On Monday night, Holocaust survivor and special guest lecturer Irving Roth related to the assembled audience in Chapman Auditorium the story of his survival in the camps of Auschwitz and Buchenwald and the important lessons he learned from his experiences.
Roth came to campus by the with Christians United for Israel, a group that aims to prepare Christian leaders to speak up on behalf of Israel and the Jewish people.
The first part of Roth’s lecture included an account of Kristallnacht on Nov. 9, 1938, and a brief history of the National Socialist Party of Germany.
“75 years ago today, the embers of the 650 synagogues in Germany were still up, and Jewish life in Europe on that night was transformed,” Roth said. “The world was told, “˜not only have we passed laws against the Jews, we can take 30,000 Jews and put them in concentration camps with no cause at all, just because they’re Jewish.’ The Jews that night stopped being citizens.”
Throughout the rest of the lecture, Roth intertwined his own personal experiences with events that were occurring around Europe.
“Roth did a good job of showing his personal aspect and particular story in comparison to the history that was occurring elsewhere,” said sophomore Megan McLoughlin. “He also did a good job describing the transition to Nazi Germany and the subtle changes that started to impact his life before he was even in the concentration camp.”
Roth was born in 1929 in a small town of 7,000 people in Czechoslovakia, where about one-third of the population was Jewish. Roth began to notice changes in the town’s attitudes towards Jewish people at the age of 10 years old.
“I get up in the morning of summer 1939 and I want to play with my friends, but I get to the park and there’s a sign that reads “˜Jews and dogs are forbidden to enter,'” Roth said. “Step by step, I can’t go out at night, and I have to wear a yellow star if I go outside. By the winter of 1939, I’m told I can no longer wear my sheepskin fur because that’s a luxury and Jews can’t wear luxury items. In September 1940, I get up in the morning and I’m almost at the gate to school and the principal looks at me and says, “˜You can’t go in, we don’t allow Jews now.'”
After being rounded up and stuck in a small synagogue with no bathrooms for three months, Roth and his family, which included his brother, his parents and his grandparents, escaped to Hungary. However, in the spring of 1944, Roth and his family were once again rounded up.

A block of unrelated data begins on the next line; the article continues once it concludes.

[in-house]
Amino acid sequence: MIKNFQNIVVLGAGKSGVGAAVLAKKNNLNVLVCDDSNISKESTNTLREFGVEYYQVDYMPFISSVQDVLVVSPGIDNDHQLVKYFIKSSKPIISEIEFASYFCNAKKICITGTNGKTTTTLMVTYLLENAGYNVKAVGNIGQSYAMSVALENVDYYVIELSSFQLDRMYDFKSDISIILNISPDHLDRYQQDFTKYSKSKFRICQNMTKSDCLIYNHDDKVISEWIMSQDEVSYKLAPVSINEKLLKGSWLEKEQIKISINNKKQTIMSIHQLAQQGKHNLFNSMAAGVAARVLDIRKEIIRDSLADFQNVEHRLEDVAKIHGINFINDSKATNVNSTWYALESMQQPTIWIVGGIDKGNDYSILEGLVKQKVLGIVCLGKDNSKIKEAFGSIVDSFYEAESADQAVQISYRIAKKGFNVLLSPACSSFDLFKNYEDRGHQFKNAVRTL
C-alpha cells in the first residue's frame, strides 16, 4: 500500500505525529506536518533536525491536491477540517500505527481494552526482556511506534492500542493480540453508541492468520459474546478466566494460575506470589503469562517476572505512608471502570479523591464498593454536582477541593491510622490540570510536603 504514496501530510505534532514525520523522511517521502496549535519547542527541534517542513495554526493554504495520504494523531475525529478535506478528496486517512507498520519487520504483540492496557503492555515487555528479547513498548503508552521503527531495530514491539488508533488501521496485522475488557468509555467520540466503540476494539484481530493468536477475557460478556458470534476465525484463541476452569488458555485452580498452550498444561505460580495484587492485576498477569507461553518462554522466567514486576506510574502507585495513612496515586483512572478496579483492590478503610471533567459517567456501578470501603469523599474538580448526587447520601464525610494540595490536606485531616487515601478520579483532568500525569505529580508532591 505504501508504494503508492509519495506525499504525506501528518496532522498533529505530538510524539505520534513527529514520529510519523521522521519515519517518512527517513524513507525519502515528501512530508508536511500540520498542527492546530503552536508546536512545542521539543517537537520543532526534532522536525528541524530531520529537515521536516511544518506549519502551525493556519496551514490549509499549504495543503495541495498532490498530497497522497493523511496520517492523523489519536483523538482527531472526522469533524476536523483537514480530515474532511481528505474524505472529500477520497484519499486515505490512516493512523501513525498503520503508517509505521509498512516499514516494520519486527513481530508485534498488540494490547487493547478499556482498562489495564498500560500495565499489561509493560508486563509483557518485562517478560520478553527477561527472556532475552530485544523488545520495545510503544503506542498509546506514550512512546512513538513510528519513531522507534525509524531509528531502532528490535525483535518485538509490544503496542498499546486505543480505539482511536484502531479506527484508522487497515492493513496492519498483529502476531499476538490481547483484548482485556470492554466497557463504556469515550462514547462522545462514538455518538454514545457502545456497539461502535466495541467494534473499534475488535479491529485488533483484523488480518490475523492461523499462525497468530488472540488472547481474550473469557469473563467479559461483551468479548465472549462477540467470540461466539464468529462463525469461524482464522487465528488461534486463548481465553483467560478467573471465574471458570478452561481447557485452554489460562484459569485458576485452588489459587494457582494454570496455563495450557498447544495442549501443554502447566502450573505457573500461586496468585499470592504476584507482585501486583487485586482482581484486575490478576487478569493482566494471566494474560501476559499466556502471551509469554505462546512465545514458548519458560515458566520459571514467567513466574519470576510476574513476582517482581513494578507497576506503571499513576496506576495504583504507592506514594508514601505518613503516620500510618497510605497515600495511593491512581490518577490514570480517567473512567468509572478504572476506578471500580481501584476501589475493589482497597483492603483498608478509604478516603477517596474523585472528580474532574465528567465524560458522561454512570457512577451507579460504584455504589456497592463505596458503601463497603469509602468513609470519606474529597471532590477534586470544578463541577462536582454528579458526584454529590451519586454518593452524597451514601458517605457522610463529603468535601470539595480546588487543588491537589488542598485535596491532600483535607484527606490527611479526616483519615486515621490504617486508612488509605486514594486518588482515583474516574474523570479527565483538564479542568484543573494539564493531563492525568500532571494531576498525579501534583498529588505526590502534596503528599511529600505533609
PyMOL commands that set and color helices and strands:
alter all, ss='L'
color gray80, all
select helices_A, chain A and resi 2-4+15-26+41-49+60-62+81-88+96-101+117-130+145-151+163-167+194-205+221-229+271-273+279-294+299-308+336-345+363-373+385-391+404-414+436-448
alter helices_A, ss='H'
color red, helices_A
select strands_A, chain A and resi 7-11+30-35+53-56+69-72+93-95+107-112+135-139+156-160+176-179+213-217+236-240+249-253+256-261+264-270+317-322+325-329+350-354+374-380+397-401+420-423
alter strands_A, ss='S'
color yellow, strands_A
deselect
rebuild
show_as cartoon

“Adolf Eichmann is dispatched to Budapest, organized the Hungarian police, and in 53 days 437,000 Jews, including me, are in cattle cars arriving in Auschwitz,” Roth said. “When the train stops, I’ve been in this cattle car for three days and three nights. One guard looks at me for an instant and says, “˜You, left.’ 24 hours after I arrive with 4,000 other people, 300 are still alive””the others were ashes.”
Yet in January 1945, with the Russian army 50 miles away from Auschwitz, Roth and thousands of other prisoners were taken on a death march to another concentration camp named Buchenwald.
“I am all alone””I am 15 years old and getting skinnier by the day. After all, it is already March of 1945,” Roth said. “And the death marches begin again, and I can’t march. I can hardly walk.”
However, on April 11, 1945, two American soldiers entered Buchenwald, and Roth became a free person once again. Upon returning to his home, Roth found out that his parents had also survived the Holocaust.
Senior Brenda Lira enjoyed listening to Roth, but she thought he glossed over his personal tale of survival.
“I thought it was good, but I do wish that Roth had spoken a little more on his experience because that’s what I was looking for, but it was more of a side note in the whole scheme of things,” Lira said. “I wish he had gone into a little more detail on what it was like being a survivor of something so dark, but I feel that he kind of danced over that a little.”